By Alan Scherstuhl
By Mark Holcombe
By Scott Foundas
By Nick Pinkerton
By Michael Atkinson
By Scott Foundas
By Keith Phipps
By Alan Scherstuhl
The Social Network is a wonderful title, at once Olympian in its detachment and self-descriptive in its buzz. Everyone will opine (and Tweet) on this Scott Rudin–produced, Aaron Sorkin–scripted, David Fincher–directed, universally anticipated tale of Facebook's genesis—at least until something sexier comes along.
The Social Network
directed by David Fincher
area theaters, starts Friday
The main talking point is the movie's unlovable protagonist. As written by Sorkin and played by Jesse Eisenberg, Facebook mogul Mark Zuckerberg is a character far more compelling than his story. Insensitive, paranoid, humorless, and implacably driven, Zuckerberg may not be the year's most irritatingly arrogant cine sad sack, but he is the most formidable—however grandiose, neither Ben Stiller's Greenberg nor Ron Bronstein's Daddy Longlegs became a billionaire at age 25.
A sort of mildly autistic Sammy Glick with a grim 1,000-yard glare, Eisenberg plays Zuckerberg as the dog in the manger, keeping the audience at arm's length while ferociously guarding his screen space against all comers. The first thing we learn about the ungainly Harvard sophomore, yammering away at his date (Rooney Mara) in a crowded Boston bar, is that he scored a perfect 1600 on his SATs. The next thing is that he's obsessed with gaining entrance into one of Harvard's ultra-exclusive final clubs.
This pre-credit scene ends with Zuckerberg driving the fresh-faced coed to break up with him then and there: "You're going to be successful and rich. But you're going to go through life thinking that girls don't like you because you're a tech geek. I want you to know, from the bottom of my heart, that won't be true. It'll be because you're an asshole." Her name is "Erica," but in the context of The Social Network, it should be "Rosebud." Wounded Zuckerberg retreats to his dorm room and, after insulting the girl personally on his blog, avenges himself on her gender by instantly (and drunkenly) devising a website to rate all Harvard women by hotness. The site draws so much traffic from his fellow students that it crashes the Harvard computer system.
Erica is not impressed, but others are, notably a supercilious pair of upper-class upperclassmen, the Winklevoss twins (both played by Armie Hammer). The golden boys invite Zuckerberg into the foyer of their finalist of final clubs and enlist him in their scheme to create a Harvard-only version of then-reigning social network sites like MySpace and Friendster; outsider Zuck appreciates the appeal of Crimson exclusivity and, funded by his dorm-mate Eduardo Saverin (Andrew Garfield), runs with it. Facebook is born.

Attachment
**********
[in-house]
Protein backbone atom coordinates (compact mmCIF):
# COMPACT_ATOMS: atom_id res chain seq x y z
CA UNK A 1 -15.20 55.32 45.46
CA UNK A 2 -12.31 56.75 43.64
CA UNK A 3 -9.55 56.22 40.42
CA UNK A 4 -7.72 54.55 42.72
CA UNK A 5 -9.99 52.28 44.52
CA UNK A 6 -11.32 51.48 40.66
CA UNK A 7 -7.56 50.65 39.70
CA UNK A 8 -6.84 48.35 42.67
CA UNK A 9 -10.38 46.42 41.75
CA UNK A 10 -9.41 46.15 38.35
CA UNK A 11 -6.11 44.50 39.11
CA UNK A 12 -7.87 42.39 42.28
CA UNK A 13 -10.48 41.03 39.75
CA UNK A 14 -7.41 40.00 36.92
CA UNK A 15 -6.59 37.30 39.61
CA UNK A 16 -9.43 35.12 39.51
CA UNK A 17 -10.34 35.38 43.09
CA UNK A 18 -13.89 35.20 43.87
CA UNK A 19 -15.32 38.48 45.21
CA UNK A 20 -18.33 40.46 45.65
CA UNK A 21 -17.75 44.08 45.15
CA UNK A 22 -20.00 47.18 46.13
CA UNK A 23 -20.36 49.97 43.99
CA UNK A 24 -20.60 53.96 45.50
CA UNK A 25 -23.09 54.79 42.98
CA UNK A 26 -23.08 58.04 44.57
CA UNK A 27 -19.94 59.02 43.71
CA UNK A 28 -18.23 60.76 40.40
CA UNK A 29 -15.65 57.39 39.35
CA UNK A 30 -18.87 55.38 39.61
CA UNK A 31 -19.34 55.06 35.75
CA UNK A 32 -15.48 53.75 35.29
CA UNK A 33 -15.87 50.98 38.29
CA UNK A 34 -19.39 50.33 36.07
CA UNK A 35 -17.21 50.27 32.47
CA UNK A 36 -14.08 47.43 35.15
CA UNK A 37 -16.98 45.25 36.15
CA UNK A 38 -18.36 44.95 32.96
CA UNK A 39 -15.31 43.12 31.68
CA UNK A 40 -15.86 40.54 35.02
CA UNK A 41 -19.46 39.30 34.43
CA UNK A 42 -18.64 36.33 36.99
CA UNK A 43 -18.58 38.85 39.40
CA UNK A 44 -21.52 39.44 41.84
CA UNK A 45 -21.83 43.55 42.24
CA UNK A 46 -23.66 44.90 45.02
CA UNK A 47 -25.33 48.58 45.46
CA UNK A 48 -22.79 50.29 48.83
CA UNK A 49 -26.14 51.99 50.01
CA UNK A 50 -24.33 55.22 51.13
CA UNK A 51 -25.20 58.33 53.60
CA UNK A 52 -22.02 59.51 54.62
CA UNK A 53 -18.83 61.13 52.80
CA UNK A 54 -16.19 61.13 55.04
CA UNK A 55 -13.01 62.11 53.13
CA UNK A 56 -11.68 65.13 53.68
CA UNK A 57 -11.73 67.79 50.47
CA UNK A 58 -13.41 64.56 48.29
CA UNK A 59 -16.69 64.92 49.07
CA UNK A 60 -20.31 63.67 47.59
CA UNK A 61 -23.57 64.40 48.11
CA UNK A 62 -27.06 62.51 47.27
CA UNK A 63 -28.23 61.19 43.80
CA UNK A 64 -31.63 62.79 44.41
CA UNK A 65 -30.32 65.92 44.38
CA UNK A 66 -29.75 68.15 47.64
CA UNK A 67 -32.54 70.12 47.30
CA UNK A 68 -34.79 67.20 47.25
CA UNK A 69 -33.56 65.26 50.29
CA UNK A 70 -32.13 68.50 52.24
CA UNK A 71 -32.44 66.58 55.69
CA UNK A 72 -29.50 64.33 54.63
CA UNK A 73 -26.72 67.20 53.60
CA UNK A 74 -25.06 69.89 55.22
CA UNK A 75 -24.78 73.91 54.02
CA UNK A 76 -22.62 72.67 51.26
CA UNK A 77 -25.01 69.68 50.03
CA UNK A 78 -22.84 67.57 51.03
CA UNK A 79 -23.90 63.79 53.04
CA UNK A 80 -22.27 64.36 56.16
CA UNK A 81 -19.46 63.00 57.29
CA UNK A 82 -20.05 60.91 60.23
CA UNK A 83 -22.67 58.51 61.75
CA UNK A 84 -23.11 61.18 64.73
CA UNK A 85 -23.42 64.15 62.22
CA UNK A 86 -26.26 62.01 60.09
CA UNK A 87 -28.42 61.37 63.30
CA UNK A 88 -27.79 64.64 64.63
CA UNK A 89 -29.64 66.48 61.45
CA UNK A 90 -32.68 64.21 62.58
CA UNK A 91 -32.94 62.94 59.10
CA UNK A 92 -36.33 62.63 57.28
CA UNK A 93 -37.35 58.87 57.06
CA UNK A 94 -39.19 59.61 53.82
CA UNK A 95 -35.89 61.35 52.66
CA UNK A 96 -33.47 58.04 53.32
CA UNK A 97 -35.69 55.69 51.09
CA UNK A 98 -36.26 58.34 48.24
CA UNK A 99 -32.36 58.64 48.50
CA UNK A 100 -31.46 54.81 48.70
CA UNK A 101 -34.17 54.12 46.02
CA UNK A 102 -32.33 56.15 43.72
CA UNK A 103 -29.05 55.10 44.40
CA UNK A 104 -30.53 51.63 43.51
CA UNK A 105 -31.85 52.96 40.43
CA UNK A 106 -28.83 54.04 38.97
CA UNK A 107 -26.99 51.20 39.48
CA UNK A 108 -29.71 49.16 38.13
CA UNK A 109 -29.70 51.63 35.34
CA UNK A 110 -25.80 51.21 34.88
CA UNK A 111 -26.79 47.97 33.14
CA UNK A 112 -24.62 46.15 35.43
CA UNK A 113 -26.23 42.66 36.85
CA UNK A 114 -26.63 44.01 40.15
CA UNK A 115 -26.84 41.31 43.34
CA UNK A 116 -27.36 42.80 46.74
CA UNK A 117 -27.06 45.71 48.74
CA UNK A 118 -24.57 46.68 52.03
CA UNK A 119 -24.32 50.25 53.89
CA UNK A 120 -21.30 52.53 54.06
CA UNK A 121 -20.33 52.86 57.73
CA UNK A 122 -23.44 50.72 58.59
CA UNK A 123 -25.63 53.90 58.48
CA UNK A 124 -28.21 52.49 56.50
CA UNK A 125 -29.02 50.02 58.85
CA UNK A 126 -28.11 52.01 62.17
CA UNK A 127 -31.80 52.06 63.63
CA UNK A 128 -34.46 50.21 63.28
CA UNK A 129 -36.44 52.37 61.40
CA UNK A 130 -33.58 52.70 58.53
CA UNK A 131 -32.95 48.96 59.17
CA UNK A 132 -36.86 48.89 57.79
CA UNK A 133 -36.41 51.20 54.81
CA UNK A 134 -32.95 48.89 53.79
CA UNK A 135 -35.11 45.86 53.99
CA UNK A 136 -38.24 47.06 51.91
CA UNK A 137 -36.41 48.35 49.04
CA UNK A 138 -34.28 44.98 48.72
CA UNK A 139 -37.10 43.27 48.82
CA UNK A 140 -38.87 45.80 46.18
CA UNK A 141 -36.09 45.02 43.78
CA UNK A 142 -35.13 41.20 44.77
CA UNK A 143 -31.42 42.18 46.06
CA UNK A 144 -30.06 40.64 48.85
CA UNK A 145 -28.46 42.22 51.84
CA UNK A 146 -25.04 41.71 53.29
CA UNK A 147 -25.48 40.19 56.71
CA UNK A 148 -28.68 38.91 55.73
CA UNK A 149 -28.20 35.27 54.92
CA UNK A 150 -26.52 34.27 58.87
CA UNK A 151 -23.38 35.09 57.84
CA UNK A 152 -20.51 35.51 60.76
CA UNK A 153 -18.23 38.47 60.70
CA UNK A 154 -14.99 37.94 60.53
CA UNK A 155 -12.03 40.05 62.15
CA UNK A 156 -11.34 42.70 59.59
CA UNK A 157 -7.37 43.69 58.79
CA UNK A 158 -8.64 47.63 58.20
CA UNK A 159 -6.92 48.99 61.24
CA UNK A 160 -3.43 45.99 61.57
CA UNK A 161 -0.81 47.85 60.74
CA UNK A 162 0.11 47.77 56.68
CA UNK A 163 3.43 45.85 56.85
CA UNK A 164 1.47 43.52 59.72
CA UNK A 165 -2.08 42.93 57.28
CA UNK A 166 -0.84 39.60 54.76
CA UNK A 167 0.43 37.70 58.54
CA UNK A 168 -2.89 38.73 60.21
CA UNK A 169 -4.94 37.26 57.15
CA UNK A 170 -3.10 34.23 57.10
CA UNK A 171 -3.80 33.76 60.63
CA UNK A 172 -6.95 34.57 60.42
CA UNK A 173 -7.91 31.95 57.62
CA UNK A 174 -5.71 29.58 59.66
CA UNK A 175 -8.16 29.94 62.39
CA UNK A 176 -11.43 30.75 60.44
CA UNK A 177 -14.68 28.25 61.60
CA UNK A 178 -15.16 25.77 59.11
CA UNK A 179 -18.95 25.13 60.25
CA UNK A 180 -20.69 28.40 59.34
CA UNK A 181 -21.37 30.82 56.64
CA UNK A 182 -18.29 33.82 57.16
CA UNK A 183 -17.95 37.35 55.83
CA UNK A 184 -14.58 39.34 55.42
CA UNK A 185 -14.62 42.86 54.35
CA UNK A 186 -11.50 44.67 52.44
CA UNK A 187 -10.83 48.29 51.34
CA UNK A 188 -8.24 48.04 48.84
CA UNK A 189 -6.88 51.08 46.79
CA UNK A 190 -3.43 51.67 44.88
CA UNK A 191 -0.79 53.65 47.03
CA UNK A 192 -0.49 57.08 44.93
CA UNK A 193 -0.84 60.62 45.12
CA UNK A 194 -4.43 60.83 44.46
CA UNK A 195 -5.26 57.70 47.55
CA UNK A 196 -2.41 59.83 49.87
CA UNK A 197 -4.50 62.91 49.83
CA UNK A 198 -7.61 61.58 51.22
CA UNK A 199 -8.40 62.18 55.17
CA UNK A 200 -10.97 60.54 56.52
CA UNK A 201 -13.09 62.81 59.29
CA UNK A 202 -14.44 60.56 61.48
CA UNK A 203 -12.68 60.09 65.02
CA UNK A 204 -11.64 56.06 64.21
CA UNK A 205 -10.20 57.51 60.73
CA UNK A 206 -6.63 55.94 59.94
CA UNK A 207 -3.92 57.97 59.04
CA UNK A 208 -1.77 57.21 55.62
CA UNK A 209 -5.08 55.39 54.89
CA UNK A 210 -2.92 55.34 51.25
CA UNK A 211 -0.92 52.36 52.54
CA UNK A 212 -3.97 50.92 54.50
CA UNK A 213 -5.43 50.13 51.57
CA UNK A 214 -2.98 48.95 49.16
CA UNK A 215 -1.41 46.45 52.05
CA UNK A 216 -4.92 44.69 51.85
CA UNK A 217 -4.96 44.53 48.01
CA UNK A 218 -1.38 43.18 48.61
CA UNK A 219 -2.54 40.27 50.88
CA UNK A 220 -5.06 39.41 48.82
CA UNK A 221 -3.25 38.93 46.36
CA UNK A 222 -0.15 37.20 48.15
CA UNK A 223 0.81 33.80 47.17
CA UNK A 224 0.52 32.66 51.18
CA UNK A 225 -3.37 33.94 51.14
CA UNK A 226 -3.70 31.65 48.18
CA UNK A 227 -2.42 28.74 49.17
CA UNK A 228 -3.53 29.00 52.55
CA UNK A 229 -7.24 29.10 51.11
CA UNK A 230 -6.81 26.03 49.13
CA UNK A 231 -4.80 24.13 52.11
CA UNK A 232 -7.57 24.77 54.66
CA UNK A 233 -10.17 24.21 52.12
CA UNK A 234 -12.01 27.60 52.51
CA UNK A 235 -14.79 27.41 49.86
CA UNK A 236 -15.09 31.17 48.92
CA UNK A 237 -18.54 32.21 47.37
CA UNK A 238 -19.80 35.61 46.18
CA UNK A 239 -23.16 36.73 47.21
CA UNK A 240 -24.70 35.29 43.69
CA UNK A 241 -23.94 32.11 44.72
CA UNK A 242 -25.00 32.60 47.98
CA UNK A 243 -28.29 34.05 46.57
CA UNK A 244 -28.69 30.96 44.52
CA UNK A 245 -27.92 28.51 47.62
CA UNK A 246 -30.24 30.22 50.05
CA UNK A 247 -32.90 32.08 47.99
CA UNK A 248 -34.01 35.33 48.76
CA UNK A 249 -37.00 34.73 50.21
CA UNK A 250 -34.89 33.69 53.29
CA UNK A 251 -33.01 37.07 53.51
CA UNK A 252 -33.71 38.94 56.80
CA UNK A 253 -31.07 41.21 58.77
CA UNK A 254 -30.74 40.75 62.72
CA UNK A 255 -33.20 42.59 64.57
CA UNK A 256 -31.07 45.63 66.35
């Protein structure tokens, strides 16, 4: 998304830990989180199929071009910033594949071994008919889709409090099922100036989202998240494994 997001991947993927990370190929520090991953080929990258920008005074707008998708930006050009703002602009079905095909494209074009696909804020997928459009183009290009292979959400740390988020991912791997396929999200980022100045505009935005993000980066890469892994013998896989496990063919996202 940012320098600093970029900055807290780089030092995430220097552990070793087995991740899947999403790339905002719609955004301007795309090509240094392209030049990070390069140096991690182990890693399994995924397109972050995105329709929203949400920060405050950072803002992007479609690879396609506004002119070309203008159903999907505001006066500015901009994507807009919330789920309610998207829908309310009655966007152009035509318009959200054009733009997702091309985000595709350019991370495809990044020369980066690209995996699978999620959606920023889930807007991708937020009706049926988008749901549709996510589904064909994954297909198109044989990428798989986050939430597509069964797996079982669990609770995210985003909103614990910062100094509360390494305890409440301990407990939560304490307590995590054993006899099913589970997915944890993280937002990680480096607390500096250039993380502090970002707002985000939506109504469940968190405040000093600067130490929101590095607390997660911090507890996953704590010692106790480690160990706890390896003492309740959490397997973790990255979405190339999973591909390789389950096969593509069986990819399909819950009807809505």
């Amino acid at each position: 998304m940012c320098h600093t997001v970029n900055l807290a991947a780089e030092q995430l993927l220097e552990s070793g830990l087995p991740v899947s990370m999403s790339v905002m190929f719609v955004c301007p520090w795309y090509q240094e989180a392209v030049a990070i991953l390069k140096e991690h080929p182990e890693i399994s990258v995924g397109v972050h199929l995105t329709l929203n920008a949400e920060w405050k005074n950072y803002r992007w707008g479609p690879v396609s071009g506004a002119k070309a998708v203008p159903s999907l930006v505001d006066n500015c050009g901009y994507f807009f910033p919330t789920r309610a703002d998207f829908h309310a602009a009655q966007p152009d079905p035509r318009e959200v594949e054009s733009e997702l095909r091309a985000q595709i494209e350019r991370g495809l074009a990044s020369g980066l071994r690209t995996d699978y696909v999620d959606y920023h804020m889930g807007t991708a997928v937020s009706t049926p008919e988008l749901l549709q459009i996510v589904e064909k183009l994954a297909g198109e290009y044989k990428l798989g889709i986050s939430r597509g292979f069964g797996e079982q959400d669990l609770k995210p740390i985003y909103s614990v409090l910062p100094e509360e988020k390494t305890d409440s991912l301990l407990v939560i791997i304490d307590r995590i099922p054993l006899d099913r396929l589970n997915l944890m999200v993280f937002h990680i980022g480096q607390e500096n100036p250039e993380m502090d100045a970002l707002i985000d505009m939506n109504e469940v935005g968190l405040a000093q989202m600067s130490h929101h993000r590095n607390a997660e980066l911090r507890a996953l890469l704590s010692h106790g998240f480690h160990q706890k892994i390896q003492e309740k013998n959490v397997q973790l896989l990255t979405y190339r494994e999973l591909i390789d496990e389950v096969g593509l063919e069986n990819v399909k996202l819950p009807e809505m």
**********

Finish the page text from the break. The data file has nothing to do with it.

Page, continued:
The Social Network's first act is its best—a hellishly precise youth movie rattling along on a clamor of computer jargon. Zuckerberg tells Saverin that they're taking "the entire social experience of college online." Facebook.com will be a virtual final club with them as presidents.
It's difficult not to root for this graceless parvenu to overturn the system. It's also enjoyable to see Zuck blithely confound a succession of high-powered lawyers once the bamboozled Winklevosses file suit. But here the narrative stumbles. Saverin eventually sued Zuckerberg as well, and Sorkin flashes forward to the discovery processes of both suits. The depositions prompt a succession of clumsy chronological, legally approved flashbacks: Zuckerberg leaves Harvard for New York and then, under the Mephistophelean influence of Napster founder Sean Parker (Justin Timberlake), Palo Alto. It's there that Zuckerberg takes Facebook galactic—half a billion users, and potential movie-ticket buyers—but once the charismatic Parker appears, Fincher and Sorkin cede the film to him.
While Zuckerberg grows increasingly enigmatic, Parker gets to make the flashy pronouncements—"Private life is a relic of a bygone time. . . . Now we're going to live on the Internet." Parker confesses that, back when he was a high school hacker, he invented Napster to impress a girl—but it's asserted throughout the film that Zuckerberg is driven by something more than a desire for money or sex or even a monstrous sense of spite. He thinks he wants to be cool, but, like everyone else, he just wants to be loved (though he doesn't know it). Corny as that is, the film's nadir comes when Zuckerberg's pretty young lawyer comforts him (or us) with the mealy-mouthed observation, "You're not an asshole, Mark. You're just trying so hard to be one."
As dramatized in The Social Network, the story of Facebook's founding is not unlike that of any large corporation—megalomania rewarded, sweethearts trampled, partners buggered. Zuckerberg's real achievement, however, was manufacturing intimacy through the creation of a parallel, personalized Internet offering a second life in a virtual gated community. The Social Network is less interested in mapping this new system of human interaction than psychoanalyzing it through its quintessential user: Zuckerberg.
Like any form of entertainment, Facebook succeeds to the degree in which it compensates people for something missing in their lives. The key insight in The Social Network is that Zuckerberg created his virtual community for the same reason Kafka's self-starved Hunger Artist found his métier: because there was never any food he liked to eat.
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